Chicken Bone Broth + Chicken Stock – Double Up on Flavour and Value!
Bone broth can be confusing! Is it broth, or is it stock? Does it matter? Actually, it does. Both are highly nutritious and very healing in slightly different, but very important, ways.
(Image credit: CarpesSeason.com)
Bone Broth vs Meat Stock
Chicken stock is short cooked (2-4 hours) and features the anti-inflammatory, gut-healing amino acids proline and glycine and gelatin.
Chicken broth is longer cooked (often in excess of 48 hours and up to 72) with the aid of cider vinegar and, thanks to the longer cooking, is rich in minerals and in gelatin – but it’s also rich in ‘free glutamates’ – which cause problems for gut sensitive and gut compromised individuals.
Unless digestion is strong and no other symptoms are evident, it’s better to start out with meat stock and transition to bone broth when the gut has healed sufficiently.
For a more detailed explanation, check out my post: 12 Cool Ways to Use Bone Broth (#12 is THE ultimate!). Plus recipes bone broth every which way – Part 3.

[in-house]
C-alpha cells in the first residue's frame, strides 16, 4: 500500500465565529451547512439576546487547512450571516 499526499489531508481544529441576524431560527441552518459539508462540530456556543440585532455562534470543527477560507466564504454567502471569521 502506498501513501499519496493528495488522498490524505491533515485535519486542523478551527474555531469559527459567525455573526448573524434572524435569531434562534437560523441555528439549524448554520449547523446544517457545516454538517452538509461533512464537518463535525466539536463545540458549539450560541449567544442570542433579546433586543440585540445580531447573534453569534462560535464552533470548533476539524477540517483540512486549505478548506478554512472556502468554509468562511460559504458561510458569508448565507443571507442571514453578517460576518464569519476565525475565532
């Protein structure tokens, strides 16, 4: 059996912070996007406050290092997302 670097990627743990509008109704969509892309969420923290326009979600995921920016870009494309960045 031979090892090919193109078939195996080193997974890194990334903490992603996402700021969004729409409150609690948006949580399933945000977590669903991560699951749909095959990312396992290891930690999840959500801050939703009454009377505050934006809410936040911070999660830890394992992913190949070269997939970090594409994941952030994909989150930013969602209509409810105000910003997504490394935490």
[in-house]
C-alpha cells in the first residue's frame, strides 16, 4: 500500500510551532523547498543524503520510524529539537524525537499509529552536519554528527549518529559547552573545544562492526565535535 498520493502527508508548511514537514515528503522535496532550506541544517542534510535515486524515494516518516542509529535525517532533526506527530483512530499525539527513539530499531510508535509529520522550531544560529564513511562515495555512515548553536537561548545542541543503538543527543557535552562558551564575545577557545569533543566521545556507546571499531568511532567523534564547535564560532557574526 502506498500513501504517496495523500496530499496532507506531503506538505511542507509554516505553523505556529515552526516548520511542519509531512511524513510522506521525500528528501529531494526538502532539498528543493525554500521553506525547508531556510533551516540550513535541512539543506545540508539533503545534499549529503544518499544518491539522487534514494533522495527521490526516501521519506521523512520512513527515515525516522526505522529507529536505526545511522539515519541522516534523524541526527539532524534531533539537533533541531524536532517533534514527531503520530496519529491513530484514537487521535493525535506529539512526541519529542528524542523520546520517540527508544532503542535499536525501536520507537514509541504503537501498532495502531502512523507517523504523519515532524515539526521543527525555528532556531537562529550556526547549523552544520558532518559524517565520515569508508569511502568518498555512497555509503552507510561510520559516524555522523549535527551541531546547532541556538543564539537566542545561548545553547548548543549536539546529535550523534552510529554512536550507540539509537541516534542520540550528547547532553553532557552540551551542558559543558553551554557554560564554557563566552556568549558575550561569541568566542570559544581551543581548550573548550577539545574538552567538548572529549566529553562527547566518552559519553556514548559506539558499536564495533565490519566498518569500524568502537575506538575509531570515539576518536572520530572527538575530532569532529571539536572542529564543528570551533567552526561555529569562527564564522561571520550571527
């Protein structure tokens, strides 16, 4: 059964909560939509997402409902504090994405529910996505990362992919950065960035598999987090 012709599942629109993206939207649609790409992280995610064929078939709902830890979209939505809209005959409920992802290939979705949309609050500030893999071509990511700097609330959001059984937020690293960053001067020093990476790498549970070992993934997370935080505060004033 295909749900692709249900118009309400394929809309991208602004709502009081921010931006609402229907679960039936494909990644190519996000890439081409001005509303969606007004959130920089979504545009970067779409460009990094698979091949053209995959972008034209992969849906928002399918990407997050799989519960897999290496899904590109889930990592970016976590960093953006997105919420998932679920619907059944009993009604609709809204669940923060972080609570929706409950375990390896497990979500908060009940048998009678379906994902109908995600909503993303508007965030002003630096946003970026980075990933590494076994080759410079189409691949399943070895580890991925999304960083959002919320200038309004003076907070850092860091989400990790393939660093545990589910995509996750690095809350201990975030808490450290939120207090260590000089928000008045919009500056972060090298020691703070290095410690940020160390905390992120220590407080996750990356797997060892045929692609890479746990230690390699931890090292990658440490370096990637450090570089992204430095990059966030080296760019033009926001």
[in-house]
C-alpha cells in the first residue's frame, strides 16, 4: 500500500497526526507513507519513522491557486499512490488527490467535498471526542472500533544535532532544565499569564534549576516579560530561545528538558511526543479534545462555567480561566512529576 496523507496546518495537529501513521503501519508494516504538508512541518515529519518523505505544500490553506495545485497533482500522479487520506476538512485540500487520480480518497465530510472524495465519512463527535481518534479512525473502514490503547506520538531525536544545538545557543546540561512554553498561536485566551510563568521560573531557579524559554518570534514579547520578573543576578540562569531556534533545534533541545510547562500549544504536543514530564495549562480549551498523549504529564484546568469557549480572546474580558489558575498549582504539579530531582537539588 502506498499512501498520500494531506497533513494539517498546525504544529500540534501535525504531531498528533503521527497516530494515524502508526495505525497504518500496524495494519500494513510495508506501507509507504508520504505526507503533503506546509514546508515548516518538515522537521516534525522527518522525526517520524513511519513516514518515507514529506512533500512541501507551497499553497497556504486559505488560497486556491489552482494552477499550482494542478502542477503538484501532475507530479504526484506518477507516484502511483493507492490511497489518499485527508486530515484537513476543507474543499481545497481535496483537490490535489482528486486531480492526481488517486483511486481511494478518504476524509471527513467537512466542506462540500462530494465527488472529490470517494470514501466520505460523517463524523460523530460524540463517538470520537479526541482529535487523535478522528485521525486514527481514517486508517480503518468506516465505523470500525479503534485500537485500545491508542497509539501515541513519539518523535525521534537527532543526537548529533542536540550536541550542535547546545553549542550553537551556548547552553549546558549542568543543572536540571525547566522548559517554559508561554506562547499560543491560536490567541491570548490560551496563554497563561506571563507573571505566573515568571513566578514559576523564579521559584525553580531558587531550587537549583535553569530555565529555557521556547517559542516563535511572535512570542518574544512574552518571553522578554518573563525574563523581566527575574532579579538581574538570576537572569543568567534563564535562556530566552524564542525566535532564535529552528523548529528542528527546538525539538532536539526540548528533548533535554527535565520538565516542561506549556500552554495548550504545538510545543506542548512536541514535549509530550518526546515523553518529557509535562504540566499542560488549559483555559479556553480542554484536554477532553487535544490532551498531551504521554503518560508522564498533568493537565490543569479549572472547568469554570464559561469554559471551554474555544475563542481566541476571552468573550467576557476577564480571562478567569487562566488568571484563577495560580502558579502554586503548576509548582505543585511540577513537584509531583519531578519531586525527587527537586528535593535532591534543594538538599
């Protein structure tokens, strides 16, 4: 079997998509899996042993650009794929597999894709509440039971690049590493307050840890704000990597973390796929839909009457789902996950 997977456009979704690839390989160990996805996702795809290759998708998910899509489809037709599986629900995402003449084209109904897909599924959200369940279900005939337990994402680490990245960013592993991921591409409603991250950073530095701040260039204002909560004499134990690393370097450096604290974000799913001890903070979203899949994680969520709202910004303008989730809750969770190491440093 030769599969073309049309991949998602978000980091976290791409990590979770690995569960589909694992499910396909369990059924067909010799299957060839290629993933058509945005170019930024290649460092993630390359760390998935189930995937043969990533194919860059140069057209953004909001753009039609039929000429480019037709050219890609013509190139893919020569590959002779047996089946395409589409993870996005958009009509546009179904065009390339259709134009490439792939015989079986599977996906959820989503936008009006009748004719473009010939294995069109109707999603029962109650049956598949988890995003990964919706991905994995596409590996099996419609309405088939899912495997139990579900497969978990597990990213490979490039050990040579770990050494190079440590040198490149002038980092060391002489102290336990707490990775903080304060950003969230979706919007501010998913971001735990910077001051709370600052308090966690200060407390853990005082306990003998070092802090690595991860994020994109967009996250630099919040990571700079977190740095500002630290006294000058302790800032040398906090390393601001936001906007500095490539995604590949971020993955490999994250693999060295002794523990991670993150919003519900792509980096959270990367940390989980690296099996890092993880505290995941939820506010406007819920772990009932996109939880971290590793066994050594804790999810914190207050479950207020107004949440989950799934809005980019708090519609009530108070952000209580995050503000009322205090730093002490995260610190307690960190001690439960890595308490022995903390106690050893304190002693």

Either way, stocks and broths are nutritious, healing and the foundation for flavour. Auguste Escoffier said:
“Indeed, stock is everything in cooking. Without it, nothing can be done”.
All kinds of bones can make great stock or broth:
- Raw whole/joined birds, bones, carcasses, wings, necks, feet and heads (lovely!)
- Roasted raw bones – roast uncovered for 20-30 mins for a richer stock
- Bones from carcasses saved from roast chicken (you can freeze them)
- A mixture of both – the more the merrier!
If you’re making chicken meat stock as a gut healing remedy, it’s best to cook the bones from raw. Adding chicken feet (if you can prize them away from the Chinese) or a pig’s foot, will enrich the gelatin content of the stock or broth and it will gel up nicely.
Doubling up on the value
When you’ve made and sieved your delicious chicken meat stock, you can pick the meat off the bones, put these back into the pan, add a few more bones and veg with a glug of apple cider vinegar (to help leach the minerals from the bones) … and make your longer cooked chicken bone broth!
A word about the provenance of bones …
Like any other part of the animal, the health and nutritional value of the bones will reflect how the animal has been raised. The nutritional quality of meat stocks and bone broths made from the bones of animals raised on clean pasture is a million miles away from that made from animals raised intensively, or in confinement and fed a grain and soy-based diet. Always do your research and try to source the best and cleanest quality you can.